Wesley then tells us that one of the best tracts which that great man, Johnathan Swift (1667-1745), ever wrote, was his Sermon upon the Trinity. Herein he shows that all who endeavored to explain it have utterly lost their way; above all, other persons hurt the cause they intended to promote, having only, as Job speaks, “darkened counsel by words without knowledge.” It was in an evil hour that these explainers began their fruitless work. I insist upon no clarification at all; no, not even on the best I ever saw; I mean, that which is given us in the creed commonly ascribed to Athanasius. I am far from saying he who does not ascend to this will, without doubt, perish everlastingly. But, for the sake of that and another clause, I, for some time, scrupled subscribing to that creed; till I considered (1) That these sentences only relate to willful, not involuntary, unbelievers; to those who, having all the means of knowing the truth, nevertheless obstinately reject it: (2) that they relate only to the substance of the doctrine there delivered; not the philosophical illustrations of it.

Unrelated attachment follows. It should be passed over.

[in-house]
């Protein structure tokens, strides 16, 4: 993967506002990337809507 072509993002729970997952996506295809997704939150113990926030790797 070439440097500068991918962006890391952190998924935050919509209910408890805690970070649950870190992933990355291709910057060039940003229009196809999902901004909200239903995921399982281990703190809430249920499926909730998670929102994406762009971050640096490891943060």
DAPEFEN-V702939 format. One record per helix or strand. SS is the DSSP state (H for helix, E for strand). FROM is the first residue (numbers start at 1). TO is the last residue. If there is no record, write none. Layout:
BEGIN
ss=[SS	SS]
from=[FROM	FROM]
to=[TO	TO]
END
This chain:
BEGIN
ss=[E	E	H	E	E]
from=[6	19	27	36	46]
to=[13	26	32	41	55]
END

For Wesley, this is true, especially when we consider that what God was pleased to reveal in his mind is far from being a point of indifference; it is a truth of the most importance. It enters the very heart of Christianity: It lies at the core of all vital religions. Unless these Three are One, how can “all men honor the Son, even as they honor the Father?” “I know not what to do,” says Italian theologian Fausto Socinus (1539-1604) in a letter to his friend, with my unpleasant followers: “They will not worship Jesus the Messiah.” Did not Moses say, “Let all the angels of God worship Him?” The answer is, “However that may be if He is not God, we dare not worship Him. For it is written, ‘Thou shalt worship the Lord your God, and Him only shalt thou serve.’” But I mainly mean this: Entwined with true Christian faith and vital religion is the knowledge of the Three-in-One God.